A healthy addiction: For artist Chuck Whitley, the drive to create offers healing

Published 12:00 am Sunday, October 14, 2018

Whitley at work

By Katie Scarvey for the Salisbury Post

Chuck Whitley spends his evenings creating art. He might put in a few hours, or he might labor well past midnight. You could call it a passion, or you could call it a habit. Both would be correct.
Before art, drinking alcohol was Whitley’s habit, one that was negatively affecting his life. About five years ago, he decided he’d had enough – he didn’t want to live that way anymore.
In a dream, he saw a fork in the road. On the left side he saw himself in a cardboard box, holding a liquor bottle, with the last drop going down his throat. It was a vision of emptiness. On the right side was a contrasting scene of healing and wholeness, complete with “a good woman” and friends who had previously been lost to him because of his drinking.
He didn’t become sober right away, but he kept remembering the dream, he said, and finally, he told himself enough was enough.
Whitley went to rehab for 28 days – not very long to change a 20-year habit, but it worked. When he came out, “a lot of things changed in my brain,” he says. He was inspired to be creative again, and his previous love of drawing returned.
“I started getting the spark,” he says. He told himself that instead of drinking, he’d draw pictures.
“Art is a better addiction,” he says. “I think about doing artwork all the time, like I used to think about drinking.”
Of course Whitley can’t think about his art all the time. For the past 13 years he’s worked as a computer-aided design (CAD) engineer for a glass company. But when he’s not doing that or making music or spending time with his fiancée, Leslie Esquivel (who turned out to be the “good woman” in his vision), Whitley works on art commissions.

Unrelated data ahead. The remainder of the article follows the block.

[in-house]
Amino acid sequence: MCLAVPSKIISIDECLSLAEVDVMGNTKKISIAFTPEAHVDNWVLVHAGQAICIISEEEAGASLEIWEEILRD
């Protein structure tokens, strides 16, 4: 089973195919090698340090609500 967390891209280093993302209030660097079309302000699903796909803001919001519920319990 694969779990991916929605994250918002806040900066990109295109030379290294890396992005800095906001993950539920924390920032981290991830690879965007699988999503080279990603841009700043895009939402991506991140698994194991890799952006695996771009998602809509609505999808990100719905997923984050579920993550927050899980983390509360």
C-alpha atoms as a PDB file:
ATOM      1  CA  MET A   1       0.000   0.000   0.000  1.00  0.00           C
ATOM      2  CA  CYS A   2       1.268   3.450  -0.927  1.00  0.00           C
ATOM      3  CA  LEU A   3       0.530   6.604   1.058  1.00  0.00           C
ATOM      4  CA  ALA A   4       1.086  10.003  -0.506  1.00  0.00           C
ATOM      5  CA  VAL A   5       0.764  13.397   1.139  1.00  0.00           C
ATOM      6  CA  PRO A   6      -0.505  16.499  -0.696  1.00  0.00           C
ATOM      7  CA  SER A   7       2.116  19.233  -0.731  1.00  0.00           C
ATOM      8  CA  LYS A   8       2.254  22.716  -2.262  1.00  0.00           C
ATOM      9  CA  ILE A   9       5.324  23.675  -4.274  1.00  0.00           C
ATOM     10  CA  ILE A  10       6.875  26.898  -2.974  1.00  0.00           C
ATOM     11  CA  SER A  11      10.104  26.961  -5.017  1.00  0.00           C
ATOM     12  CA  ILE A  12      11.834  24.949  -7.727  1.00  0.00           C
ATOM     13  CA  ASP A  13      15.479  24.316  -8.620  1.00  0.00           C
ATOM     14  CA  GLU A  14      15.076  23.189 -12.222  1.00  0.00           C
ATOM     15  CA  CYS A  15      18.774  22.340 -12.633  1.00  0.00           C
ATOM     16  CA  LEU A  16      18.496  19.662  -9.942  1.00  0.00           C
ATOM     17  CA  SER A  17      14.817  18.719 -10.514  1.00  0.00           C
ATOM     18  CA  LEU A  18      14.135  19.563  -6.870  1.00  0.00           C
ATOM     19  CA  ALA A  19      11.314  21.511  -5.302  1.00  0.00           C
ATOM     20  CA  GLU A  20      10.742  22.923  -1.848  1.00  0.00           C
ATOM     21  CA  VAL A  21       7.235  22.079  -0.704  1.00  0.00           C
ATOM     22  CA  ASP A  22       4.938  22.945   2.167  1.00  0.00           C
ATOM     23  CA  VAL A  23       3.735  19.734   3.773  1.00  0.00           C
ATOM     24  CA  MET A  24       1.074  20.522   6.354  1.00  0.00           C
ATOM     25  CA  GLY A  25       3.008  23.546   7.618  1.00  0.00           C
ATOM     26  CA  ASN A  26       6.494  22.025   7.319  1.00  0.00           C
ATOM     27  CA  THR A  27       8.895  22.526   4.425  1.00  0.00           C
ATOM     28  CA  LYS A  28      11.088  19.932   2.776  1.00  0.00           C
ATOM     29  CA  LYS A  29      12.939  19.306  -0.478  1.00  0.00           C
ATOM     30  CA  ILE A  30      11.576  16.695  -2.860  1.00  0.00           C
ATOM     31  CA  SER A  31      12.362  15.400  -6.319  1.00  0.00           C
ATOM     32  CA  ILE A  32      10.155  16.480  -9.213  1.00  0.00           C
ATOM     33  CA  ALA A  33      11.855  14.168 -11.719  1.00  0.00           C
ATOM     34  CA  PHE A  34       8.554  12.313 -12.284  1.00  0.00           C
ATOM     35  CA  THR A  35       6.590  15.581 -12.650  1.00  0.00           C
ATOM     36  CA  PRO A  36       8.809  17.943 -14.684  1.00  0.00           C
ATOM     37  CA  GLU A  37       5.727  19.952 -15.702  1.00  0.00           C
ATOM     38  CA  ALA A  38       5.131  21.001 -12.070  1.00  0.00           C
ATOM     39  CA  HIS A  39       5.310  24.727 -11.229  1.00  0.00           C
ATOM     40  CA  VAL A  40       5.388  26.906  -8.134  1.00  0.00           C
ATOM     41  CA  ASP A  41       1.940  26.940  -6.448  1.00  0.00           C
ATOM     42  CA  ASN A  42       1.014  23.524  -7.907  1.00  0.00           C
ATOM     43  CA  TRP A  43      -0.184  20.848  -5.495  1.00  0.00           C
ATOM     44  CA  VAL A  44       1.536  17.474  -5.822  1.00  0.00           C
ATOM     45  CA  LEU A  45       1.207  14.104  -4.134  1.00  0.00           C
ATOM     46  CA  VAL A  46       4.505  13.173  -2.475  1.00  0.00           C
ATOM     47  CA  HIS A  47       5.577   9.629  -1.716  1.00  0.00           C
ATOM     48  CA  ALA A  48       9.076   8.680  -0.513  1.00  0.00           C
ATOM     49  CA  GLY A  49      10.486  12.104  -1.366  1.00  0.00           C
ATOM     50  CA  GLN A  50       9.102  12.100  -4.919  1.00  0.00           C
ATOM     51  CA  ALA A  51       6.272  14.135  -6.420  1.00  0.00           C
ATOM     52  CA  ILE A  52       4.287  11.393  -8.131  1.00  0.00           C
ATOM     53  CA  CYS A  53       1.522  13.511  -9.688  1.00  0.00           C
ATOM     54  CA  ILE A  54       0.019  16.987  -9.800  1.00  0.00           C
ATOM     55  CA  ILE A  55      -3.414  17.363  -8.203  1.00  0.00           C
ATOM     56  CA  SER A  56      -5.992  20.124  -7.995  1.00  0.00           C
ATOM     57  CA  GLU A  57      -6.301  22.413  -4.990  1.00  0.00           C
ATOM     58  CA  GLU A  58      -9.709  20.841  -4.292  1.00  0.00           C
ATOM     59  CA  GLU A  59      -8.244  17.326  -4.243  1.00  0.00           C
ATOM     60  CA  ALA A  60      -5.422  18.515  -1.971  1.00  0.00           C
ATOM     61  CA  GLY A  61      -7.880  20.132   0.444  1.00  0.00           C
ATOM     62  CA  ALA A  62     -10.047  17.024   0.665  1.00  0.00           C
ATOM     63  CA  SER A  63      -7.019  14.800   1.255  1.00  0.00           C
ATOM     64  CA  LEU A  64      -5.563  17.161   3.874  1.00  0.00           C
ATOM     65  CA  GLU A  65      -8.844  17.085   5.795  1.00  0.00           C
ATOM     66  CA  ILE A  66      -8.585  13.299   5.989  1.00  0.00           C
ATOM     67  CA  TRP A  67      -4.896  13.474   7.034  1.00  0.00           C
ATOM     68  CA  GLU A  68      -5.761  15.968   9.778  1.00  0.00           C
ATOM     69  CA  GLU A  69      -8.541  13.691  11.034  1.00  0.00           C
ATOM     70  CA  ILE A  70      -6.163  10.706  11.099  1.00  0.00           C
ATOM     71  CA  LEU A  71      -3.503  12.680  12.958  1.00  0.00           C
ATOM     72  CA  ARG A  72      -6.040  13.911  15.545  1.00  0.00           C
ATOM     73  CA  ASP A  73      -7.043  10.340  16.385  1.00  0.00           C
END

While Whitley may not be getting rich making portraits, the satisfactions are many, including becoming friends with his clients.
A few years back he painted a portrait for a woman of her son who had died. “She calls me from time to time to thank me and tell me how much she loves the painting,” says Whitley, who adds that they typically talk for at least an hour when she calls. “Hearing how happy my clients are is something you can’t put a price on.”
Whitley recently donated a piece of art for this year’s Faces of Trinity Living art exhibit, a beautiful pencil drawing of a participant named Charles.
“The piece he did of Charles is absolutely amazing,” said Patty Messick, a staff member at Trinity Living Center. “He puts love into his portraits; you can tell.”
This is the second time Whitley has donated a piece of art to the Faces exhibit, which used to be held annually but is now every other year. His last Faces contribution was a lovely painting of a participant named Pearlina.

Artist Chuck Whitley poses with Pearlina, the Trinity Living Center participant whose portrait he painted several years ago.

Whitley believes he was two years old when he started drawing, and he remembers his great grandmother telling him he could be a good artist. Art was always his favorite subject in school, and he learned how to paint at Salisbury High School from Frank Saunders. Through high school (he finished at North Rowan) he’d sell portraits to make money. He later studied art at Central Piedmont Community College but had to drop out to take care of his young son.
He considers himself largely self-taught, and when he’s not working on a commission piece, he strives to improve his technique.
His goal is to eventually create instructional videos, through YouTube or another platform.
Whitley’s other creative outlet is music. For six years he’s been in a band called Made of Monuments. He serves as bassist and, these days, the designated driver.
You can see Whitley’s portrait of Charles at the “Faces of Trinity Living” exhibit at Waterworks Visual Arts Center. The exhibit is open now, and a public reception will be held from 4-5:30 p.m. Thursday, Oct. 18. Whitley will be at the reception, as will many of the other artists who created portraits for the exhibit.

The 17 portraits in the “Faces” exhibit will remain on exhibit at Waterworks during regular gallery hours through Nov. 3 in the center’s second floor Delhaize Conference Room. Waterworks is located at 123 E. Liberty St. Hours are 10 a.m.-5 p.m. Monday-Friday and 10 a.m.-2 p.m. Saturday.

For more about the adult day services offered at Trinity Living Center, a program of Lutheran Services Carolinas, call 704-637-3940.

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